The world will need more than double the number of passenger and freighter aircraft by 2041 to meet demand, according to Airbus’s latest outlook. The giant European aerospace company says that nearly 47,000 aircraft could be in service by 2041, which would be a 105% increase from the 22,880 aircraft that were in service at the beginning of 2020.
Only a small percentage of these older jets and planes will remain in the air 20 years from now, Airbus predicts, meaning a vast majority of them will need to be replaced to comply with stricter emissions standards. Today, only around 20% of the total global fleet is represented by next-generation fuel efficient aircraft; by 2041, this figure could be above 95%, Airbus says.
The lion’s share of the growth is projected to occur in the fast-growing Asia-Pacific region, followed by North America, Europe and the Commonwealth of Independent States (CIS), which includes former Soviet states.
Global Trade at a New Record High
Compared to passenger aircraft, freighters make up a relatively small percentage of the global fleet. However, as international trade is expected to double over the next 20 years, the number of freighter aircraft that can carry over 10 tonnes will need to increase to more than 3,000 by 2041, up from a little over 2,000 today.
With inflation running rampant at the moment and a recession imminent, it may seem doubtful to some that trade could double in 20 years. Nevertheless, we’re already seeing the value of internationally traded goods and services soar to new heights. In the first quarter of 2022, global trade hit a new record high of $7.7 trillion, according to just-released data from the United Nations Conference on Trade and Development (UNCTD).
Granted, a big part of this increase in value is due to elevated prices, but we expect to see fresh new quarterly records over time as the size of the global middle class continues to expand.
Passenger Traffic to More Than Double?
Passenger traffic is also projected to more than double over the next 20 years, Airbus says, necessitating the need for thousands of new and improved aircraft. Between 2019 and 2041, world traffic is expected to grow at a compound annual growth rate (CAGR) of 3.6% and may eventually top a head-spinning 20 trillion revenue passenger kilometers (RPK).
You only thought airports were crowded now.
It’s for this reason that travel hubs will need to be expanded and updated.
Just last week, the U.S. Transportation Department awarded nearly $1 billion to 85 airport projects as part of the government’s $1.2 trillion infrastructure program, approved by Congress last year. This initial $1 billion will be used to fund new terminals, increase gate capacity and add new air traffic control towers, bathrooms, baggage claim areas and more.
Boeing Delivers the Most Aircraft Since 2019
Airbus is scheduled to report first-half results later this month, but for now, the attention is on its U.S. competitor Boeing.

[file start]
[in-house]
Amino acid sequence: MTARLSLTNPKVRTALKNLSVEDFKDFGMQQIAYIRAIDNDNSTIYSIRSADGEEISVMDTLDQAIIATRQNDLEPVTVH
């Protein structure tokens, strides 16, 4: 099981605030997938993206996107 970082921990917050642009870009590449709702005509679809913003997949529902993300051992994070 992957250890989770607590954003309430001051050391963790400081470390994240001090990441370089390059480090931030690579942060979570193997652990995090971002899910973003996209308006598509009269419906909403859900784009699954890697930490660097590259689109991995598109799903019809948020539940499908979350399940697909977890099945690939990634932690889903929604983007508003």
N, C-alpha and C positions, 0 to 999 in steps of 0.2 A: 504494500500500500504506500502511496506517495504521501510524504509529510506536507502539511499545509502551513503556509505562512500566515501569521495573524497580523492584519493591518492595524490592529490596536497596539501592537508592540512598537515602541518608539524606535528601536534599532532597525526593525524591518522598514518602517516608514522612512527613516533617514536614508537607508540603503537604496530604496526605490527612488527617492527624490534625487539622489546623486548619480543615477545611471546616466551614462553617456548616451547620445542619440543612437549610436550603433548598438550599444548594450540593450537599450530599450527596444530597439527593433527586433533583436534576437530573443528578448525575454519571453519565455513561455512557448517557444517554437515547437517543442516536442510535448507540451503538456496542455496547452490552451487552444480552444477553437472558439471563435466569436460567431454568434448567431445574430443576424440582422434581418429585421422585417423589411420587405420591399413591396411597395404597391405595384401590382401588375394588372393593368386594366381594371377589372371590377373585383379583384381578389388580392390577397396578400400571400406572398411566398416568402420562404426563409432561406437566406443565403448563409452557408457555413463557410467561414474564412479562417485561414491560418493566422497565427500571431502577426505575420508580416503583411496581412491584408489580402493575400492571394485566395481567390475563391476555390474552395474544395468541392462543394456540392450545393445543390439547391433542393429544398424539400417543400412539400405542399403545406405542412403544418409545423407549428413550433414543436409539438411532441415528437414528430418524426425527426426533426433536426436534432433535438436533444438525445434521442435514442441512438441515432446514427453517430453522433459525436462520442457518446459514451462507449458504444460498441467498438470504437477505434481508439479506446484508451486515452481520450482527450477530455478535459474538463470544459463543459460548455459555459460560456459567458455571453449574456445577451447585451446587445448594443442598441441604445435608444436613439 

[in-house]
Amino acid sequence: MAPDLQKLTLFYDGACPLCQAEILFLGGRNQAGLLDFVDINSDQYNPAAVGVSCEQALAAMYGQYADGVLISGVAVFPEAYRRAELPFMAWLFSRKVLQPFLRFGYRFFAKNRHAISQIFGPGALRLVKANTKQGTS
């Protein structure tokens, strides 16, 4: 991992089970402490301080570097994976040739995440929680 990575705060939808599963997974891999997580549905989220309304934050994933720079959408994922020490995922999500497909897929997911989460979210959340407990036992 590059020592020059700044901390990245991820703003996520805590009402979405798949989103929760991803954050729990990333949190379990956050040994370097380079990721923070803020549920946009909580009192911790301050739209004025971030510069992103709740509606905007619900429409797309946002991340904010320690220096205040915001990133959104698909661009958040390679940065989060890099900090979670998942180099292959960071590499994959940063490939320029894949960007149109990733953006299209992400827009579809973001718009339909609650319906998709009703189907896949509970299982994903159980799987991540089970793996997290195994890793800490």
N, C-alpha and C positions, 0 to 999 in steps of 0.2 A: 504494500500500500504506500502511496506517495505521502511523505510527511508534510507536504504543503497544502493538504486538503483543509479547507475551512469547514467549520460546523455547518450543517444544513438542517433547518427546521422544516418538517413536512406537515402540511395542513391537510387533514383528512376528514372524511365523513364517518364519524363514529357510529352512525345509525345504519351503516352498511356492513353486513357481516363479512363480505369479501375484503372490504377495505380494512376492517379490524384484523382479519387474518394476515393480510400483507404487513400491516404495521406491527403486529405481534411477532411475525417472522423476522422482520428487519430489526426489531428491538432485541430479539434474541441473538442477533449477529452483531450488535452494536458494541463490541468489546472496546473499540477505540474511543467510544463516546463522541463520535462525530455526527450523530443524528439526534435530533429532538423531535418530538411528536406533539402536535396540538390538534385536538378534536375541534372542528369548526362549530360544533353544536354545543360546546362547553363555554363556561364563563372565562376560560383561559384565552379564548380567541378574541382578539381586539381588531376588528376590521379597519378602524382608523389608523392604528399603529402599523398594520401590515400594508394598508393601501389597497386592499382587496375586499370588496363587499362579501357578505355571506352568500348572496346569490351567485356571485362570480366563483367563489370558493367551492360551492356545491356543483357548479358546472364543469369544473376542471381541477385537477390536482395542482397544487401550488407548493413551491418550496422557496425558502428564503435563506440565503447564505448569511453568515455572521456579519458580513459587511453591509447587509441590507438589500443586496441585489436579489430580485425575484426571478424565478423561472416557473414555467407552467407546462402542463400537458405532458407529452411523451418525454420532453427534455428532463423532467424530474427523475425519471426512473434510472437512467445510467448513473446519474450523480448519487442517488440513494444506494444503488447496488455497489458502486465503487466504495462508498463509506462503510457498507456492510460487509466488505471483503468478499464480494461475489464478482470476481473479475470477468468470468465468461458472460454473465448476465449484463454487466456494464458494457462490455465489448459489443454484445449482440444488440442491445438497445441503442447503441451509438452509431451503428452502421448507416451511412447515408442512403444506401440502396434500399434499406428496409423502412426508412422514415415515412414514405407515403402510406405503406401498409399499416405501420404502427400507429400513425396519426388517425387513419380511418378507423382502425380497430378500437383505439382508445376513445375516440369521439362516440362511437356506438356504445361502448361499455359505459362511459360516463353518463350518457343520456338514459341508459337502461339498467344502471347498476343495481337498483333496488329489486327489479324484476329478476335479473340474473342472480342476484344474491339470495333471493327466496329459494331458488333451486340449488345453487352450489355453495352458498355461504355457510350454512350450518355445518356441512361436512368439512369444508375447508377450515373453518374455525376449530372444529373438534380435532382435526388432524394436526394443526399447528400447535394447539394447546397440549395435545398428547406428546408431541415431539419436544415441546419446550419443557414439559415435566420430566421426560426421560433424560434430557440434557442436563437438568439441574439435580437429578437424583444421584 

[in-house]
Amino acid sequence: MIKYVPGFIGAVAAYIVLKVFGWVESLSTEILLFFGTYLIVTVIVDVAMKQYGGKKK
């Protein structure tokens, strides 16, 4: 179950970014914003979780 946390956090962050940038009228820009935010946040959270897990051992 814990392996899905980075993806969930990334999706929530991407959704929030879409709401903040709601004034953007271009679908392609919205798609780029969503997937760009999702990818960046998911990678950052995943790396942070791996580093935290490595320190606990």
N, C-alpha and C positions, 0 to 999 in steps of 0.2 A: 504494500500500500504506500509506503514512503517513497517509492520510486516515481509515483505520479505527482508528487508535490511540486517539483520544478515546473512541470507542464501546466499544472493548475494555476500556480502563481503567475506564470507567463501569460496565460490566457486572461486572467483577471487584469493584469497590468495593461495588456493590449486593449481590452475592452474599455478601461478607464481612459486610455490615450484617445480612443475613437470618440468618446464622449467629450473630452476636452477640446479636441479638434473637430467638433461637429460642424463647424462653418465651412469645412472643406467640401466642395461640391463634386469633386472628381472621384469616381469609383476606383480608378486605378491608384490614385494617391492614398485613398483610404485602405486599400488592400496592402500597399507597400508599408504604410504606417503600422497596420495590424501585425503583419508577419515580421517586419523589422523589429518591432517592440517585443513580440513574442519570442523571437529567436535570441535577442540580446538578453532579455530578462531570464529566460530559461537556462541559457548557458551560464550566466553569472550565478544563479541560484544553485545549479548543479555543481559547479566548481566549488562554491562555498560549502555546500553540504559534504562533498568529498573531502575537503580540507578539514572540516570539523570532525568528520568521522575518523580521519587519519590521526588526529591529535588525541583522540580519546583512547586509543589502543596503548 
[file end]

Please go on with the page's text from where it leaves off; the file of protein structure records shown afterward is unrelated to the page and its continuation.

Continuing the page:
The company, which is moving its corporate headquarters from Chicago to Arlington, Virginia, due to the city’s proximity to Washington, D.C., reported stellar delivery results this week for the second quarter. One hundred twenty-one aircraft were delivered in the three months ended June 30, bring the year-to-date figure to 216 aircraft. Boeing delivered 51 planes in June alone, making it the company’s best month since March 2019.
We like both Airbus and Boeing as the two companies drive innovation to pick up additional global market share. And if Airbus’s projections are correct, there could be a lot of business to go around.
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Investing involves risk, including the possible loss of principal. Shares of any ETF are bought and sold at market price (not NAV), may trade at a discount or premium to NAV and are not individually redeemed from the funds. Brokerage commissions will reduce returns. Because the funds concentrate their investments in specific industries, the funds may be subject to greater risks and fluctuations than a portfolio representing a broader range of industries. The funds are non-diversified, meaning they may concentrate more of their assets in a smaller number of issuers than diversified funds. The funds invest in foreign securities which involve greater volatility and political, economic and currency risks and differences in accounting methods. These risks are greater for investments in emerging markets. The funds may invest in the securities of smaller-capitalization companies, which may be more volatile than funds that invest in larger, more established companies.
The performance of the funds may diverge from that of the index. Because the funds may employ a representative sampling strategy and may also invest in securities that are not included in the index, the funds may experience tracking error to a greater extent than funds that seek to replicate an index.
The funds are not actively managed and may be affected by a general decline in market segments related to the index. Airline Companies may be adversely affected by a downturn in economic conditions that can result in decreased demand for air travel and may also be significantly affected by changes in fuel prices, labor relations and insurance costs.
Compound annual growth rate, or CAGR, is the mean annual growth rate of an investment over a specified period of time longer than one year. Revenue Passenger Kilometers (RPK) or Revenue Passenger Miles (RPM) is an airline industry metric that shows the number of kilometers traveled by paying passengers. It is calculated as the number of revenue passengers multiplied by the total distance traveled.
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Distributed by Quasar Distributors, LLC. U.S. Global Investors is the investment adviser to JETS.